St. Regis Educare (SRE) is a newly created program serving the students of St. Regis Catholic Elementary and Academy, in Bloomfield Hills, Michigan. The SRE program is staffed by three certified teachers who are dedicated to supporting the varied needs of St. Regis students. Based on the premise that each student has unique gifts and talents, with different learning styles and academic abilities, SRE supports teachers in providing differentiated instruction within and outside the classroom. In keeping with the St. Regis mission: Respect, Educate, Give, Inspire, and Support, SRE is dedicated to respecting individual students’ needs and supporting and inspiring them to reach their fullest academic potential.

The service provided in this program is more than a library of resources for teachers and parents. It is more than a place where students can come for help with their homework. It is a professionally staffed center for learning, where students attend workshops, join literature circles, compete in Math competitions, and follow academic plans designed specifically to meet their individual needs.

SRE Services

St. Regis Educare provides three different types of assistance/enrichment for students. They work with individuals and small groups needing assistance or enrichment in academic subject areas. They  provide workshops to help students with concepts such as grammar or study skills, and  work with individuals and small groups on specific skills such as comprehension strategies or counting money. In order to make the concepts they are enhancing engaging, they  integrate technology, and utilize manipulatives, hands-on activities, and use modeling to help students achieve their goals.

With all this, they also provide the following benefits for teachers: assessments, which they will design and/or administer upon request; a central repository for teacher resources and reference books; and documented processes and forms to make using our services less complicated. To help bridge the ever widening need between parent and school, they provide a central repository for parent resources, and are in the process of planning workshops for parents, so they can learn new ways to help their children succeed in school.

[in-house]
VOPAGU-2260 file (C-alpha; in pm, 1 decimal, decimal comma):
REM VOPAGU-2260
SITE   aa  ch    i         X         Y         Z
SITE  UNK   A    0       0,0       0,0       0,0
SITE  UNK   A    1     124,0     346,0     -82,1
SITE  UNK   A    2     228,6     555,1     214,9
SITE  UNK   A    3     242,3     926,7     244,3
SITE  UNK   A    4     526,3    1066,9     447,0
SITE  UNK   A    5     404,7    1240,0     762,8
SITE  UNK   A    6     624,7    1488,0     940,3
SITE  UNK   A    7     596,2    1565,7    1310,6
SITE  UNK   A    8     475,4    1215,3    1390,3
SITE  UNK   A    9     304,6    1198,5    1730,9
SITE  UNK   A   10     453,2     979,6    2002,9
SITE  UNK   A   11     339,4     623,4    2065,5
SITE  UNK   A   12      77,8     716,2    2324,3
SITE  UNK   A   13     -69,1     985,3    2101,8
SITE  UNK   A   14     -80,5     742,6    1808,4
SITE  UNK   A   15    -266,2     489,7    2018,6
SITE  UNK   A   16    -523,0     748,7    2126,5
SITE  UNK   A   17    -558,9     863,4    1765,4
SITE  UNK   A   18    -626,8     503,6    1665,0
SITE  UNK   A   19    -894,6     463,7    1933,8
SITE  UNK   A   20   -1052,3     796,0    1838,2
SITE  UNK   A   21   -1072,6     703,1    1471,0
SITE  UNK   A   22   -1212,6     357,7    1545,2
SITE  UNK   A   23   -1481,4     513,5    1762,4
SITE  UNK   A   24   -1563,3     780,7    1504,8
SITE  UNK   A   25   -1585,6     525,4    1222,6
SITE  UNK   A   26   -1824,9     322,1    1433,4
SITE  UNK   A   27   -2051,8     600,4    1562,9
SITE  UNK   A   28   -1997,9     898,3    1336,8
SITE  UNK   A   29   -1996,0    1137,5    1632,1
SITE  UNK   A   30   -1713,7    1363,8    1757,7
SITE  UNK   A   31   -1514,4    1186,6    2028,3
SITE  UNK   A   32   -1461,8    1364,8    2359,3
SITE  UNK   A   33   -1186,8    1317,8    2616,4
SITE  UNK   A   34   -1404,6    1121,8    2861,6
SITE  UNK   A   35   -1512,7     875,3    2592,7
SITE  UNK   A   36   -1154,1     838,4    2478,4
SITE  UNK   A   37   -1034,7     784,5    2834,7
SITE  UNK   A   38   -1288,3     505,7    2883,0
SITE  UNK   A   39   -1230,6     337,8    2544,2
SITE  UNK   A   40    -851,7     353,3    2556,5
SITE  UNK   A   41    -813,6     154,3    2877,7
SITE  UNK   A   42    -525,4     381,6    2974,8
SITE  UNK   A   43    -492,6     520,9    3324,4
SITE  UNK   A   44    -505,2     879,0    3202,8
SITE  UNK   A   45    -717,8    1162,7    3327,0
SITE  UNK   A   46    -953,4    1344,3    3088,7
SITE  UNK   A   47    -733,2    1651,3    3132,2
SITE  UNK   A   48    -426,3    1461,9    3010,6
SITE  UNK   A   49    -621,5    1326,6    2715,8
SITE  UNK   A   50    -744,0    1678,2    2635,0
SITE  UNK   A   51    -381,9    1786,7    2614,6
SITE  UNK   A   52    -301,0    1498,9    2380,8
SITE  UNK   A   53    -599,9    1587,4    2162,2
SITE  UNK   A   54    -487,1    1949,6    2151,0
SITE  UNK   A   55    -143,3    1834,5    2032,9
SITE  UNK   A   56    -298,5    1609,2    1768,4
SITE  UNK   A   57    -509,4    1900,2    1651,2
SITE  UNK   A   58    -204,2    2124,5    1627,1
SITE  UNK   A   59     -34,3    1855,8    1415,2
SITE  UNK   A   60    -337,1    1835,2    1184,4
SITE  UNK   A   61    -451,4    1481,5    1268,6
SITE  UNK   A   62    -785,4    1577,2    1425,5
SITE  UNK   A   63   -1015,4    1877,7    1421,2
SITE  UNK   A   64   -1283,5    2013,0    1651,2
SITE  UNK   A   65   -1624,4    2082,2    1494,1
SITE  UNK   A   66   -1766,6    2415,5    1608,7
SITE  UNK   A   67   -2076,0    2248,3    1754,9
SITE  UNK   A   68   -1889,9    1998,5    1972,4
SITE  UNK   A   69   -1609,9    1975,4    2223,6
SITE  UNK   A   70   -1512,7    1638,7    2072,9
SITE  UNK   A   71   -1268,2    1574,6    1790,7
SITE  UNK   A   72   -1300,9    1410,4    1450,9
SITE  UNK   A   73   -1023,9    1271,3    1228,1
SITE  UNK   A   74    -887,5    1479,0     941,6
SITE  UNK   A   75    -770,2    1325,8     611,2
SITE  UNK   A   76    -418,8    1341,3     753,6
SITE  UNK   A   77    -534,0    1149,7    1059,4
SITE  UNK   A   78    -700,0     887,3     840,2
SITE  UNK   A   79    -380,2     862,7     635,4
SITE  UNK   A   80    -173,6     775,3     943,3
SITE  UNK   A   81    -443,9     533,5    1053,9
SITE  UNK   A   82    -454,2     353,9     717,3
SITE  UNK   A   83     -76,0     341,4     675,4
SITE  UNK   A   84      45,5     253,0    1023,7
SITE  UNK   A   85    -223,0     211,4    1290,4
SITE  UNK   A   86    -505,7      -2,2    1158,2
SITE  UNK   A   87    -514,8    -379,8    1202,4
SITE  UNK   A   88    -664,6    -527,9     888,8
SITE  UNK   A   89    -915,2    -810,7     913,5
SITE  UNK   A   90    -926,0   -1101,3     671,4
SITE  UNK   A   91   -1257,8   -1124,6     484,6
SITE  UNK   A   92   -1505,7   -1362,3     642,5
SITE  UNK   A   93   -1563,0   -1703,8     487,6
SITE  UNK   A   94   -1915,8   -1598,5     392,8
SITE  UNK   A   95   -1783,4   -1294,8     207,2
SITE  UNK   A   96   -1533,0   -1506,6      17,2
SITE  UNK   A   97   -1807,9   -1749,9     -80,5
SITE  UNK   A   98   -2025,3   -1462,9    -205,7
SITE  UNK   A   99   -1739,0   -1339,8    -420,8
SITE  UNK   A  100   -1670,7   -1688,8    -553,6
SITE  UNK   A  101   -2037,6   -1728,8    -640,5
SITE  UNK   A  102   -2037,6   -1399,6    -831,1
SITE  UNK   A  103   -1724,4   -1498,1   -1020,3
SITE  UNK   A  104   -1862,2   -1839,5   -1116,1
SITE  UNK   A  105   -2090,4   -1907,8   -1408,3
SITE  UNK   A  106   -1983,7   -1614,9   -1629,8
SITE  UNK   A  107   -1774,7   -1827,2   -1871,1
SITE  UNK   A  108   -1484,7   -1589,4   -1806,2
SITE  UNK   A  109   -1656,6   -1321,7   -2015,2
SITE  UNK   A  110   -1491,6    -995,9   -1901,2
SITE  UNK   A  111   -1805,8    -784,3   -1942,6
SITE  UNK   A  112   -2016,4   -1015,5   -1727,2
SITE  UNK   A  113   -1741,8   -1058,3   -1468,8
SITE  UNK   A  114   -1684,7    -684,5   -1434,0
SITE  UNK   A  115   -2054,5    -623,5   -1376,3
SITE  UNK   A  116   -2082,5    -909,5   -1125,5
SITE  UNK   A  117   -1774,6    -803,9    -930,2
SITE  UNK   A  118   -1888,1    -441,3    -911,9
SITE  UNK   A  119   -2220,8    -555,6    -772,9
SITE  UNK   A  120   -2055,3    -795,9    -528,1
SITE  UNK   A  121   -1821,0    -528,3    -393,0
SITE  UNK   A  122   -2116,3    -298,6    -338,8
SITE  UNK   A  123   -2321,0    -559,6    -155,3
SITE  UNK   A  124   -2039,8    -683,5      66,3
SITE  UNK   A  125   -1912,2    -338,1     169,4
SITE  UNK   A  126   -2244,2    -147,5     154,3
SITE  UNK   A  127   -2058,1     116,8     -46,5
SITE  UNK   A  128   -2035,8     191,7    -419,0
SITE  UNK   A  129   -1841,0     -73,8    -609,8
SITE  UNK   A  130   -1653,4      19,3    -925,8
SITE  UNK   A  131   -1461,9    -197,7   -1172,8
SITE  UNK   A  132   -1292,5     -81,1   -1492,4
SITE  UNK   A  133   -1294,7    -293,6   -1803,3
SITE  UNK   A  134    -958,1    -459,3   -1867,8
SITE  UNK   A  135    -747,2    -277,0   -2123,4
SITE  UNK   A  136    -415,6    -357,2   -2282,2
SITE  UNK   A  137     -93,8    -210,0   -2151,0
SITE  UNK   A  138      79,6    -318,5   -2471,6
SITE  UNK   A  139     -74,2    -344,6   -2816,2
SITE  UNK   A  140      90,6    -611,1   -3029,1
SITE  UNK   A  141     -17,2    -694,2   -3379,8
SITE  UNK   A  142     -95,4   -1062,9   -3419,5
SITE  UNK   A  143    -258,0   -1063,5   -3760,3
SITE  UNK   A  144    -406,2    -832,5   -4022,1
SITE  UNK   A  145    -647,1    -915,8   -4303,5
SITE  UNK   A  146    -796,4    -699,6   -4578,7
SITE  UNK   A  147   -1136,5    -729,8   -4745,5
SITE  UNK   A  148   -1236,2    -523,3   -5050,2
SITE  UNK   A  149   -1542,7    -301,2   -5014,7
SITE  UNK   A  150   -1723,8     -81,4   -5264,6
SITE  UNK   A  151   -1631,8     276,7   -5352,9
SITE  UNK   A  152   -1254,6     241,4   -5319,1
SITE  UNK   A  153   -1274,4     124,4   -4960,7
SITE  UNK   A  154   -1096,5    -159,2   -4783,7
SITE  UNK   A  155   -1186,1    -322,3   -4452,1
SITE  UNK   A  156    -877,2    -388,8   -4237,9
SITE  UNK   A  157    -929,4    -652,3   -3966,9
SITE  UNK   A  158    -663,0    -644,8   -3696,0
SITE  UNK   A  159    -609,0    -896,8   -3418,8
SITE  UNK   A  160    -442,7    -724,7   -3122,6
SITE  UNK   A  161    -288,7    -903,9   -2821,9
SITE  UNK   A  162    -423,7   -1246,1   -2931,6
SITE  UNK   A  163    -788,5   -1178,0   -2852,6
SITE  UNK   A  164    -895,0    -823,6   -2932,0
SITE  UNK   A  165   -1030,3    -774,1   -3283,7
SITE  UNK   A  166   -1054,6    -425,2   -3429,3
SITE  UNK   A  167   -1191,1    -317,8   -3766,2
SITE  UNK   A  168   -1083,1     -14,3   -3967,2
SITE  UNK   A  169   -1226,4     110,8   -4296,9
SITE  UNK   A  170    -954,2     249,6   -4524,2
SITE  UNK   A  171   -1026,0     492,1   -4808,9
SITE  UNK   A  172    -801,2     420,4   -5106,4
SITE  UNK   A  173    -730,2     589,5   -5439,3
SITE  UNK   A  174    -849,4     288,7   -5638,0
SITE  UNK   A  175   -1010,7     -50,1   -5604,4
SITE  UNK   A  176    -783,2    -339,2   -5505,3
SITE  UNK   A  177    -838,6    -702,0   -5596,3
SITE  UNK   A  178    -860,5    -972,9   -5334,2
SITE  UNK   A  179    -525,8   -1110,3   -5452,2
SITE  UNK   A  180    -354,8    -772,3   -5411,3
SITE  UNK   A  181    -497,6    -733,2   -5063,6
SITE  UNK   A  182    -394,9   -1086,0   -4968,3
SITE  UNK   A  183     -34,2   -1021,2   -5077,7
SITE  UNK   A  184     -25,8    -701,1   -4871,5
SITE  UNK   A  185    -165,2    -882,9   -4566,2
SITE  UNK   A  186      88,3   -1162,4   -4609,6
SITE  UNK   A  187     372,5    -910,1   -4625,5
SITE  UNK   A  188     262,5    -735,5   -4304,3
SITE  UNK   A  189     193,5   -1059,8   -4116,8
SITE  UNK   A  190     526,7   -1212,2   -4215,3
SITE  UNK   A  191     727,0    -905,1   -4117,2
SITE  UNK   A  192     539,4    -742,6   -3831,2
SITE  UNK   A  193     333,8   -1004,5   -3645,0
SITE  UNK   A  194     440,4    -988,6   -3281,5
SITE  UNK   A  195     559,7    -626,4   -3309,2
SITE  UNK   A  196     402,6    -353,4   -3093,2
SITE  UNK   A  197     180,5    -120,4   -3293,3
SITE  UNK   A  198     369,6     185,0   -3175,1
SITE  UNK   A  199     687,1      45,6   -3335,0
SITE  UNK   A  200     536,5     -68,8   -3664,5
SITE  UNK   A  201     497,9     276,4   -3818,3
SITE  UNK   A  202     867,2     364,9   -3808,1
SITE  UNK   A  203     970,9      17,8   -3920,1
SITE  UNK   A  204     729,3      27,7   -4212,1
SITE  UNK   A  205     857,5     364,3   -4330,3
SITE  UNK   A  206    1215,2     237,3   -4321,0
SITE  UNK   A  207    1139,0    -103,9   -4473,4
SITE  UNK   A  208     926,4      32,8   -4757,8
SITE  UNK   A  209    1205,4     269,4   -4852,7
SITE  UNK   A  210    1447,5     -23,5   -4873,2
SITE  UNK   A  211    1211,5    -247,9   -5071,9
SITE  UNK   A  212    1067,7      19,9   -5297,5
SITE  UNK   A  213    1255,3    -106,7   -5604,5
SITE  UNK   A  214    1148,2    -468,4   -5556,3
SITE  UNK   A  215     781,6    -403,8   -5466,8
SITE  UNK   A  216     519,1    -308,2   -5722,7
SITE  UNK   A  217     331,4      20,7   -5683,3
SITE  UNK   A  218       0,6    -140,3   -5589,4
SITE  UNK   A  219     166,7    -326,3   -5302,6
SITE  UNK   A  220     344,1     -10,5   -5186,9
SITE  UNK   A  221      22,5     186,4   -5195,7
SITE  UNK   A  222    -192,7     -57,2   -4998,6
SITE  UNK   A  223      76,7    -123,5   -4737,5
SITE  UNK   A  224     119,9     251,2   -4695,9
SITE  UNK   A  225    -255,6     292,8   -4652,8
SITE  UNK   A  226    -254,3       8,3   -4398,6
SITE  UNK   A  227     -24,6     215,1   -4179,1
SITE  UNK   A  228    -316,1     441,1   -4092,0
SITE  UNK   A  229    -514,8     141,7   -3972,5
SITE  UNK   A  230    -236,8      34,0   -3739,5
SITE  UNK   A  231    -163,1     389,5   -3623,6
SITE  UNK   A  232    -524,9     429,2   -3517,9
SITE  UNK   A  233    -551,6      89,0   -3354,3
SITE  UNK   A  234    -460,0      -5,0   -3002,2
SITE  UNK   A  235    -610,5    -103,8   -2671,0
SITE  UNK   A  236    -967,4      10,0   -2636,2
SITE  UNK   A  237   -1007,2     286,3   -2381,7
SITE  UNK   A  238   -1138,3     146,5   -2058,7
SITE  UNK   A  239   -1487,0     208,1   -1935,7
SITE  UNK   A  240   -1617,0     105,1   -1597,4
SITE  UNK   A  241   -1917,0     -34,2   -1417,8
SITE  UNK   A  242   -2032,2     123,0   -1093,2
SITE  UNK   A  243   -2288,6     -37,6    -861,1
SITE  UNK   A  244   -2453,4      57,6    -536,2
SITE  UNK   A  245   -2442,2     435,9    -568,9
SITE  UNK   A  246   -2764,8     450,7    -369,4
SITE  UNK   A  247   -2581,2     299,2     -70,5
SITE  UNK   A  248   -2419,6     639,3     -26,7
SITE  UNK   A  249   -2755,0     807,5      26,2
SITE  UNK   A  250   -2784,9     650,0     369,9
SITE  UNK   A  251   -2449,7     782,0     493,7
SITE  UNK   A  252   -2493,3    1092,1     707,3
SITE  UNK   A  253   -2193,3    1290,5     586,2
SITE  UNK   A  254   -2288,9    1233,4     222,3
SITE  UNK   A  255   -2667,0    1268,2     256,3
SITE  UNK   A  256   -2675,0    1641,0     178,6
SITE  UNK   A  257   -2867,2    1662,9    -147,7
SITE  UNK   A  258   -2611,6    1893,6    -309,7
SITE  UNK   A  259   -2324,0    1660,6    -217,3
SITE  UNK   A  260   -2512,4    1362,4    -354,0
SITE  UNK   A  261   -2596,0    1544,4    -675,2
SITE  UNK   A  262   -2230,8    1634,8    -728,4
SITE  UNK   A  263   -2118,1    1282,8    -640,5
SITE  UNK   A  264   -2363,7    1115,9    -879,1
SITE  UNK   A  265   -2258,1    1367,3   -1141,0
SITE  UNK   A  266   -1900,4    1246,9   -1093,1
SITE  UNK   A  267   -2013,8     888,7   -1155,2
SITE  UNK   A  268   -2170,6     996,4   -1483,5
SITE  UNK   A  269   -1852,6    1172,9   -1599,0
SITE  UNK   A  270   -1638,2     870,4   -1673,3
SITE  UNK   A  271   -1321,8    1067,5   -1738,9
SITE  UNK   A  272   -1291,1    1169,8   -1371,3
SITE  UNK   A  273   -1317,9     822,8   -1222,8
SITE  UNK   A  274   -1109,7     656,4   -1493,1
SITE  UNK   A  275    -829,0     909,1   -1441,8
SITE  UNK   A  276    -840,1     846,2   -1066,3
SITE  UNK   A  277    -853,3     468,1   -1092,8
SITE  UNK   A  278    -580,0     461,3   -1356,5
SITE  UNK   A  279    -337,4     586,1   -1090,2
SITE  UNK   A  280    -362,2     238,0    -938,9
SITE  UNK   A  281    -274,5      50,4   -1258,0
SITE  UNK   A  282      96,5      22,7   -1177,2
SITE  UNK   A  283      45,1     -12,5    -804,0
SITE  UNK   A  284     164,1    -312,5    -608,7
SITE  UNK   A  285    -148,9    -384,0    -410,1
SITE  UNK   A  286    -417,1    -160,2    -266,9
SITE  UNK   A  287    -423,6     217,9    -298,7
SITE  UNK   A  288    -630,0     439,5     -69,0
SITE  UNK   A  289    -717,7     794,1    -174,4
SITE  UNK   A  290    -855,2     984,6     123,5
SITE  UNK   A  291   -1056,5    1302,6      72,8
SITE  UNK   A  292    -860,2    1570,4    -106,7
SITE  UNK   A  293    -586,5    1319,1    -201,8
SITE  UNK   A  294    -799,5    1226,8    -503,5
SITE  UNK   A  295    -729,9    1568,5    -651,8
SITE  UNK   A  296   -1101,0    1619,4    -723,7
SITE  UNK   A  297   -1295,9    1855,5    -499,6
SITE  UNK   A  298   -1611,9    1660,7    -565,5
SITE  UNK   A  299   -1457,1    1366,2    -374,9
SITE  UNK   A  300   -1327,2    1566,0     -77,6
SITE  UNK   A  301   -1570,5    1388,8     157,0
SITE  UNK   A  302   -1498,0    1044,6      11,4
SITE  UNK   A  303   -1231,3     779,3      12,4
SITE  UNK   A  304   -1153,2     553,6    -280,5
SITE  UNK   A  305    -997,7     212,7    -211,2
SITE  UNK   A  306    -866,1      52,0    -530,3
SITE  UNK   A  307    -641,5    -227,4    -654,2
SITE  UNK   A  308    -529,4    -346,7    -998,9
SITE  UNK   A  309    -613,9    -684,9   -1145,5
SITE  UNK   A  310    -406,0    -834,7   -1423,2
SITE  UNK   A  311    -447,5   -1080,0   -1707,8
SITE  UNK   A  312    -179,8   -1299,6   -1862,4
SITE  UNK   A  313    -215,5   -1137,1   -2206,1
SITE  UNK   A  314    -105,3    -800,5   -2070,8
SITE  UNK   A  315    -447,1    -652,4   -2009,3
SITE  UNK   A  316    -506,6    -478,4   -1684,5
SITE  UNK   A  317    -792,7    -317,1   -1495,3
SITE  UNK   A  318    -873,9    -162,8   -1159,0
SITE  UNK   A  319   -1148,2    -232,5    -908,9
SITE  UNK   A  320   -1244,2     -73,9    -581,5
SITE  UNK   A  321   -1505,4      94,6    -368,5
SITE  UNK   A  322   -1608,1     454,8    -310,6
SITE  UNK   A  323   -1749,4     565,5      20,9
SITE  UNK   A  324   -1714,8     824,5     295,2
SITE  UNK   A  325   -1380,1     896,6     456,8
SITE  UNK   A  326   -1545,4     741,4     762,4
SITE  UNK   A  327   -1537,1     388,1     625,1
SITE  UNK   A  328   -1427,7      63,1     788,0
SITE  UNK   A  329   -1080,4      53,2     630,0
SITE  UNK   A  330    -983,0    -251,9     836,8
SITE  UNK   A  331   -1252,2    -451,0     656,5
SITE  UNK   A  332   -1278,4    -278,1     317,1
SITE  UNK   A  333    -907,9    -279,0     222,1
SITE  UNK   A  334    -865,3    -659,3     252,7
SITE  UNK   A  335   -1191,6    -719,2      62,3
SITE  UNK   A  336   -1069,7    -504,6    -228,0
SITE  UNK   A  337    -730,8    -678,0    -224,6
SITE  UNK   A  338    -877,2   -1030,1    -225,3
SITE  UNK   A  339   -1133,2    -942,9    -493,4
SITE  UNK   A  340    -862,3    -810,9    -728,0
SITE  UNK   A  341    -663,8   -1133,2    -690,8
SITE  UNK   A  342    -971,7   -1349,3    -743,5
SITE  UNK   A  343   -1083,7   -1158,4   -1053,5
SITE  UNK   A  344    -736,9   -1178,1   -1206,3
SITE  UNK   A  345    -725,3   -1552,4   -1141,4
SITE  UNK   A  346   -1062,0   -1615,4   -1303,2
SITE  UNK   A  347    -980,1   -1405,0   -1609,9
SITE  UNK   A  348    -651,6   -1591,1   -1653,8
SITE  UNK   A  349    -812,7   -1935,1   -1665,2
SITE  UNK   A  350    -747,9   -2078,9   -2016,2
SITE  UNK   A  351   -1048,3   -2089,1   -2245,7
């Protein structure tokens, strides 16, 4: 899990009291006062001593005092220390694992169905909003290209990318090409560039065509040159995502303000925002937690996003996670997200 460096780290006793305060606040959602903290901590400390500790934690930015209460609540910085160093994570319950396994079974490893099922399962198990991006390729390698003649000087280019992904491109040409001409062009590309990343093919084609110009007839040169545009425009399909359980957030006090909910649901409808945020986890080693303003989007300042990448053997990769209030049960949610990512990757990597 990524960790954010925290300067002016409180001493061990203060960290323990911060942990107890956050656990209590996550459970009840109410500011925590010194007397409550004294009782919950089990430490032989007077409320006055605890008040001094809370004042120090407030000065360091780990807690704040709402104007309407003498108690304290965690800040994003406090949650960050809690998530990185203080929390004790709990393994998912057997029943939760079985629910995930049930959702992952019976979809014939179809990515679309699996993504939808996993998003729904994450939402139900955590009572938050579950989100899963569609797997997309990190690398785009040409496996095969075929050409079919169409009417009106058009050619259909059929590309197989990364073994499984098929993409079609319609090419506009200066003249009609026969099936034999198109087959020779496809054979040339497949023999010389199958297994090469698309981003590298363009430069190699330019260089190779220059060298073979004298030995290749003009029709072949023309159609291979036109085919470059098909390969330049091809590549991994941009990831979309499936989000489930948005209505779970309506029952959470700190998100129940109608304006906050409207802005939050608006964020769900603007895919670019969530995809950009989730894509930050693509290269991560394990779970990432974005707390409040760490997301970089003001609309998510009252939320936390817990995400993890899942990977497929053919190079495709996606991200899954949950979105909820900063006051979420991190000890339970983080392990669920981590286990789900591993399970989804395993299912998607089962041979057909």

Development of the Program

This school year, St. Regis Educare has evolved from an idea and an empty office, into a focal point of learning for students in need of assistance or enrichment, as well as a central location for student, teacher, and parent resources.

Some highlights include:

  • A room that is now both inviting and functional for assisting students
  • Resource materials, games, technology, and manipulatives that are arranged by subject matter on labeled shelves for easy access
  • Documented processes and forms that are based on research of best practices and collaboration with professionals both in and outside the school
  • An extensive list of services designed to meet the varied needs of our students

As of this writing, at least one student or group from every grade, is being serviced by SRE, and they have had an abundance of positive comments from students, parents, and teachers who are grateful for the expertise and supportive of this team’s efforts. It is too soon in the development of the program to provide concrete results; however, I plan to monitor this program’s progress …stay tuned!

If your school or community is doing something great to help students, teachers or parents, please share.  It is in the collaborative model that we all rise to the level in which we have the potential to be.

May we all continue to seek knowledge in all things~

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Filed under Educational Resources, Sharing the Good, Sharing the Good in Education

20,000 Views…we can do it!

Thank you to all of our readers, who have been supporting our work as we have taking the last 1.5 years to write our series of books…stay tuned, work on our academic eBooks and get back int he schools to conduct professional development and student workshops.

Our entire team feels so blessed to be able to do what we do for the betterment of the educational process…for parents, teachers and most importantly for the child(ren).

Please continue to share the good in education, share your favorite learning tool here with our readers and seek to see the good in the life of those children that are placed before you…they are our future!

Together we can do great things!

May we continue to seek knowledge in all things,

Denise and the entire Unlock the Teacher Team

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100 Positive Comments to Utilize when Speaking on Students’ Behavior

100 Positive Student Comments to Utilize with Parents

http://www.educationworld.com/a_curr/profdev/profdev148.shtml  (Jan. 23, 2012)

Recommended by Jen J., a third grade teacher in Michigan.

Attitude

The student:

  • is an enthusiastic learner who seems to enjoy school
  • exhibits a positive outlook and attitude in the classroom
  • appears well rested and ready for each day’s activities
  • shows enthusiasm for classroom activities
  • shows initiative and looks for new ways to get involved
  • uses instincts to deal with matters independently and in a positive way
  • strives to reach his (or her) full potential
  • is committed to doing his (or her) best
  • seeks new challenges
  • takes responsibility for his (or her) learning

Behavior

The student:

  • cooperates consistently with the teacher and other students